Collaborate Online with Apple's iWork.com

By Troy Dreier | Posted February 13, 2009

Online collaboration is becoming as simple as we always wanted it to be, trickling down into the desktop applications we rely on daily. Witness iWork '09, the latest version of Apple's business suite. Along with new versions of the three included apps -- Keynote, Pages, and Numbers -- Apple has built in one-click integration with its new collaboration service, iWork.com. The service's features are slender compared with other online collaboration tools, but using it couldn't be easier and there's huge potential for growth.

iWork '09

To use iWork.com you'll first need to have iWork '09. It sells for $79 and runs on Macs with 500-MHz or greater Intel, PowerPC G5, or PowerPC G4 processors. Apple has slowly been evolving the suite, and it now includes a word processor/desktop publisher (Pages), presentation tool (Keynote), and spreadsheet program (Numbers).

Each of the three apps offers a toolbar along the top, and each of those toolbars now features an iWork.com button. When you're editing a document that you'd like comments on, click the iWork.com button to upload it. You'll need an Apple ID to use the service, but if you've ever purchased from the Apple Store you already have one. If not, the application will walk you through the steps.

iWork.com Features

The first step in uploading a document is inviting other people to view it. When you click to upload, you'll get a form to fill out inviting people to view your document. If you're already using Apple's Mail client, the To field will auto-complete addresses for you. You can then write a message asking people to view your document. Two checkboxes on this form let you control whether or not people can leave comments and download the document.

Documents are hosted on iWork.com for 120 days. You and your invitees get an e-mail link to view the online material. Pages load in any browser and look exactly like their desktop versions.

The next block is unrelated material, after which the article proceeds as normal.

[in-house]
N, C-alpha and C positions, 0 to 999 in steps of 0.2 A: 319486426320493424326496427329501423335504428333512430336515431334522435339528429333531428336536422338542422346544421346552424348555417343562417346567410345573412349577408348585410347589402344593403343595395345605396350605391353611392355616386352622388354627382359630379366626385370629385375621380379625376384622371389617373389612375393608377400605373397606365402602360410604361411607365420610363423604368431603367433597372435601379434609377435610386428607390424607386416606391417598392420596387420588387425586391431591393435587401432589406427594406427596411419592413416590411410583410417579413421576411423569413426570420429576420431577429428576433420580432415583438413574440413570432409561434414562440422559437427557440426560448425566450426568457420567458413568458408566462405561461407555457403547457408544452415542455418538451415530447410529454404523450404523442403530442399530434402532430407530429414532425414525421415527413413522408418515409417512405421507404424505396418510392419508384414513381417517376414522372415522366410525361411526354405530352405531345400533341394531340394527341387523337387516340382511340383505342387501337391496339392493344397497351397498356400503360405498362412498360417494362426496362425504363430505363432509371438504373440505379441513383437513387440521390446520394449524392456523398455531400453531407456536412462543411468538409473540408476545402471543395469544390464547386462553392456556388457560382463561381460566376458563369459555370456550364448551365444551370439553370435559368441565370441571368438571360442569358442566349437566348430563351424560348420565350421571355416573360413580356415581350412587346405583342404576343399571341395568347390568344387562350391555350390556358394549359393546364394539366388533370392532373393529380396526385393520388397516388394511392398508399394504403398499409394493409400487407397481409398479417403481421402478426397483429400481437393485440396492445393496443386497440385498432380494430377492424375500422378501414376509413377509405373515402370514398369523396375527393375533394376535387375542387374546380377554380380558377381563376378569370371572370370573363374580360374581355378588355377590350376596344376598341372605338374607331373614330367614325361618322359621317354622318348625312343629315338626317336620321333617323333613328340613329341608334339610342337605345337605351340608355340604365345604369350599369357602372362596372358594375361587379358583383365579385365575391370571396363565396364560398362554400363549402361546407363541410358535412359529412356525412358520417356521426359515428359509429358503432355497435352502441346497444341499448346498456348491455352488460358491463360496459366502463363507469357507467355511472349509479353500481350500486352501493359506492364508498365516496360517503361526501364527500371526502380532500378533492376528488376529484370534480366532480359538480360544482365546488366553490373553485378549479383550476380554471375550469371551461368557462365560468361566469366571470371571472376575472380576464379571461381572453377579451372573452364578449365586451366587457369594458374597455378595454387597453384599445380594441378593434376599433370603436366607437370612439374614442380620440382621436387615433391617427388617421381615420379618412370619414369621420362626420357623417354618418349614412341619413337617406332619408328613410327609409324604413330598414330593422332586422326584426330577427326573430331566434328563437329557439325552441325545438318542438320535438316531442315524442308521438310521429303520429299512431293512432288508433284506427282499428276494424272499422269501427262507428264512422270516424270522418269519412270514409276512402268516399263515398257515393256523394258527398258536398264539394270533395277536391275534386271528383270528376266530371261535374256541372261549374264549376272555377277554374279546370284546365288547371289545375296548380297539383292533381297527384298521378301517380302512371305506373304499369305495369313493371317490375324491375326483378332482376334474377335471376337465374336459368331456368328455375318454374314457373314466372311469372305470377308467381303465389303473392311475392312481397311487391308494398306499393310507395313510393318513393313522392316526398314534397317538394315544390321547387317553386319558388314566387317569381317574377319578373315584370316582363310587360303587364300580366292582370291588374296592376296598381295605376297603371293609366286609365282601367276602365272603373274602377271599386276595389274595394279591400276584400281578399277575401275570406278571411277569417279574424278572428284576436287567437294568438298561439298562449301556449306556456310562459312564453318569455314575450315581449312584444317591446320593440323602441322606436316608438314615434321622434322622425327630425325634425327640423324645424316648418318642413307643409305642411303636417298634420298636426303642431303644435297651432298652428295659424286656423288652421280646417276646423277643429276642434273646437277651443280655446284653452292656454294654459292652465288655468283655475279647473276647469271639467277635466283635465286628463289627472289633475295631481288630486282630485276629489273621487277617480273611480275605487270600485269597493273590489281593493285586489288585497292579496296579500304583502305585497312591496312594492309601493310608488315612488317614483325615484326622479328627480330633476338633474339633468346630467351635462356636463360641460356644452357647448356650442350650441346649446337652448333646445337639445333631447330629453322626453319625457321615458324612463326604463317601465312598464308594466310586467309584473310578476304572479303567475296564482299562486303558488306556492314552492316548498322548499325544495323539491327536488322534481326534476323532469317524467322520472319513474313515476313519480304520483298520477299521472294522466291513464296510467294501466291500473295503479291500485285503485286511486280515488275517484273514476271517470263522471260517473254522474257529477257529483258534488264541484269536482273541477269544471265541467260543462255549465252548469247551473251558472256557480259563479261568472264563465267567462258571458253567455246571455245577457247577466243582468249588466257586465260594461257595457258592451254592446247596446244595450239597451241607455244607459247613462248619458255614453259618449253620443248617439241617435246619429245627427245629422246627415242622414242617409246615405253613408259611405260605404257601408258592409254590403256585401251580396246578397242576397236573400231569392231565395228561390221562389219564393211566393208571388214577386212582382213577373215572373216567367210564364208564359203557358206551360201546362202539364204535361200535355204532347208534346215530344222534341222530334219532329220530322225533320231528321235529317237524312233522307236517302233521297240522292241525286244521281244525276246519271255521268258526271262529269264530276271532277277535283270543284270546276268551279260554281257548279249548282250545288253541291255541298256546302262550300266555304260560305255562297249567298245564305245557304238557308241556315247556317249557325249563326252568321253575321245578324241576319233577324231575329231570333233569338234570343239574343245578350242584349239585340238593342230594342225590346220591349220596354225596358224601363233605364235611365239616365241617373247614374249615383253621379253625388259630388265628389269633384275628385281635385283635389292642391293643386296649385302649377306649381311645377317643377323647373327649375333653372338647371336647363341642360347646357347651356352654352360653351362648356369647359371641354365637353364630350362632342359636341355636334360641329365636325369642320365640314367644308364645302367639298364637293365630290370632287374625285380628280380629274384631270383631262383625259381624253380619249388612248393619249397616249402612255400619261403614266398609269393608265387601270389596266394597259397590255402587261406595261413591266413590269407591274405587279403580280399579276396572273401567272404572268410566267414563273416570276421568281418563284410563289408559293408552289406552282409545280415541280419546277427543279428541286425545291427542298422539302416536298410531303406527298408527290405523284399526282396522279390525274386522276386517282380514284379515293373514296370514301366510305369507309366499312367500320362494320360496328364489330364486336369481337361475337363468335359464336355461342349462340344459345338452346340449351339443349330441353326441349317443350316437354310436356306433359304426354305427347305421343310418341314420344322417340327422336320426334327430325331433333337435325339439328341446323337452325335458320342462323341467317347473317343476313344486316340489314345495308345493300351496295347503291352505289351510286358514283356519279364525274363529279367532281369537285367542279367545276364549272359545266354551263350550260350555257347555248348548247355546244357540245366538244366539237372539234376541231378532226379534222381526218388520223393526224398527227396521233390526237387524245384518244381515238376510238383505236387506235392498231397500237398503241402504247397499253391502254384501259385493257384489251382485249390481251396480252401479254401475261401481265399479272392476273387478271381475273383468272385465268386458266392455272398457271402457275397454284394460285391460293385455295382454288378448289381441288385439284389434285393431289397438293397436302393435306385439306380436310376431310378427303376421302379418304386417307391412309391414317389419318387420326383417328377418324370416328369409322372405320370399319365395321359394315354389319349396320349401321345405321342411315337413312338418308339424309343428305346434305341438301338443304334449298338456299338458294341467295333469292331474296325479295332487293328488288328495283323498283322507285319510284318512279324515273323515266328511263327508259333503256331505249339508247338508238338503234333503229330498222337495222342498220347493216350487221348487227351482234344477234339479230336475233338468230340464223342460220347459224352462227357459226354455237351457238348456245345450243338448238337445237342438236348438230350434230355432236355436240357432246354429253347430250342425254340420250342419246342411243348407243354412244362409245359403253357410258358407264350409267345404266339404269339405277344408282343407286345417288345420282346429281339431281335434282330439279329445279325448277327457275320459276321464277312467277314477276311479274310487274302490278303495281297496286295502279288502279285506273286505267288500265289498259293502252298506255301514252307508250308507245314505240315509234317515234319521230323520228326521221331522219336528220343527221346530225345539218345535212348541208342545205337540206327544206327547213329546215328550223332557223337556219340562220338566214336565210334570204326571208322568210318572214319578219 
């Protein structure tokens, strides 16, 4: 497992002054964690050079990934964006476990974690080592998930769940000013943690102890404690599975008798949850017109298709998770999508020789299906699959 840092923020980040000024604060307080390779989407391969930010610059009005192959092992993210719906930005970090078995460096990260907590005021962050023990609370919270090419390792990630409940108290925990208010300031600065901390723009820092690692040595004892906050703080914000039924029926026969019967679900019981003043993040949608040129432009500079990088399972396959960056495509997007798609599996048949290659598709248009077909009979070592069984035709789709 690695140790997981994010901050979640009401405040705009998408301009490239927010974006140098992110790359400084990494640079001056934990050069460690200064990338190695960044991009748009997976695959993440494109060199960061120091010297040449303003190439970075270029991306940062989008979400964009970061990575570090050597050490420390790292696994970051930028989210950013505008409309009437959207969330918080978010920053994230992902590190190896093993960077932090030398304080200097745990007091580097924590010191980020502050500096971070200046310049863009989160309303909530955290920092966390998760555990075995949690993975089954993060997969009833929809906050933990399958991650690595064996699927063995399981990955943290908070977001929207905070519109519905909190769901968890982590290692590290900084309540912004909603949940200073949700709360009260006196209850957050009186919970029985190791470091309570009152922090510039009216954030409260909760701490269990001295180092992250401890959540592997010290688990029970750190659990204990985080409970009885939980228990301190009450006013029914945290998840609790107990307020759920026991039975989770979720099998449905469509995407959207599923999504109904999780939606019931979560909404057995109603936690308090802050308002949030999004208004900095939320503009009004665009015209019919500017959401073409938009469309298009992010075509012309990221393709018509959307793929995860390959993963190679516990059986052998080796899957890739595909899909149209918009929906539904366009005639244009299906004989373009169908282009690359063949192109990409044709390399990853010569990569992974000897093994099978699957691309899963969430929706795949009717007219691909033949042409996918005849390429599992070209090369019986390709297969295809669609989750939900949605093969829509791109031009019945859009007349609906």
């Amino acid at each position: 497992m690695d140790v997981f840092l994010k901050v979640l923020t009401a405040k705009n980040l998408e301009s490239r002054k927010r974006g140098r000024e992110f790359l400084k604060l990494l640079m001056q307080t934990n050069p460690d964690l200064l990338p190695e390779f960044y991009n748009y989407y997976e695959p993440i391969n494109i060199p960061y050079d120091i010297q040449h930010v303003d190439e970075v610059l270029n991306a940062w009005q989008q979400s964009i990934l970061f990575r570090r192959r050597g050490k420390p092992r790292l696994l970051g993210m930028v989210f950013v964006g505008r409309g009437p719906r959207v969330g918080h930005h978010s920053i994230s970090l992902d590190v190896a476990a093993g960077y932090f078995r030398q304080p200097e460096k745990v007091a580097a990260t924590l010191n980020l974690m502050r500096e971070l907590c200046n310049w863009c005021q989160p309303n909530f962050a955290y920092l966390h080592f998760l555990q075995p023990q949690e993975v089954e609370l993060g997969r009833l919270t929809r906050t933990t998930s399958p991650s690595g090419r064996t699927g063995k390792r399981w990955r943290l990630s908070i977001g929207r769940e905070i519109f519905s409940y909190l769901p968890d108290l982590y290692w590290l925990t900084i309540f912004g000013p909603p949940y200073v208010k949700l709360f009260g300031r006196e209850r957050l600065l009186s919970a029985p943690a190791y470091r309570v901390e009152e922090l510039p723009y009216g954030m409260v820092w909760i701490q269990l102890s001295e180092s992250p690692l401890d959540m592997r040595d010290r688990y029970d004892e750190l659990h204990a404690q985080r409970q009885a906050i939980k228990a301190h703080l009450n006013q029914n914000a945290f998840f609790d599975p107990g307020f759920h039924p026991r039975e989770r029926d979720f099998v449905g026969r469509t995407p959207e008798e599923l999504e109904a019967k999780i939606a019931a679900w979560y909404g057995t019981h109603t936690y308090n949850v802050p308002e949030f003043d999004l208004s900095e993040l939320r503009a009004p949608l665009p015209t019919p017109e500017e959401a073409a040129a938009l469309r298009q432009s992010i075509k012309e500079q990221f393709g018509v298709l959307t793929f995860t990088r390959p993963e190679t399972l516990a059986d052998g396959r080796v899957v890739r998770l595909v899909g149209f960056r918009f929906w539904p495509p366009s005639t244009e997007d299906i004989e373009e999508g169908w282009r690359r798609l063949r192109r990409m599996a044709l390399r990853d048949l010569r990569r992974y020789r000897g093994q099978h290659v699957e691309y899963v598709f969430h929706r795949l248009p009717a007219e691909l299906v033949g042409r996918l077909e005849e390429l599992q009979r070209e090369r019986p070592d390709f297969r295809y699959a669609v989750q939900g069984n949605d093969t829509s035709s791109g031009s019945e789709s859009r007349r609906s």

If you've allowed comments, your invitees need to first select an item on the page, such as a paragraph or image, then click the Add Comment button at the top. They can then leave a yellow sticky note with their comment. The online view also includes a field to the right of the document where viewers can leave a general comment. A Download button on the right lets them save a copy of the document (if you've allowed this ability) as either an iWork, PDF, or Microsoft Office file. In our testing, we noticed that Office versions had slight layout changes from the original.

The online version won't sync comments with your locally stored original, but you can download that version yourself and it will have your invitee's comments attached to it.

Other Options

Apple isn't the first company to put office collaboration online. Zoho Docs puts a full word processor online, which goes beyond what iWork offers. Google Docs has similar, but more advanced, collaboration tools: it allows multiple users to edit online and it keeps track of past versions. Acrobat.com also puts writing and collaboration tools in the browser.

The chief difference with iWork.com is that you're still relying on local applications, rather than working online, and you get the advanced layout tools that iWork offers. While iWork.com doesn't have the strongest collaboration features, iWork lets you make documents that are far more attractive than the other tools do.

iWork.com is currently in beta and is free to use. Apple hasn't said when the service will launch or how much the final version will cost.

Online collaboration is becoming as simple as we always wanted it to be, trickling down into the desktop applications we rely on daily. Witness iWork '09, the latest version of Apple's business suite. Along with new versions of the three included apps -- Keynote, Pages, and Numbers -- Apple has built in one-click integration with its new collaboration service, iWork.com. The service's features are slender compared with other online collaboration tools, but using it couldn't be easier and there's huge potential for growth.

Adapted from Intranetjournal.com.

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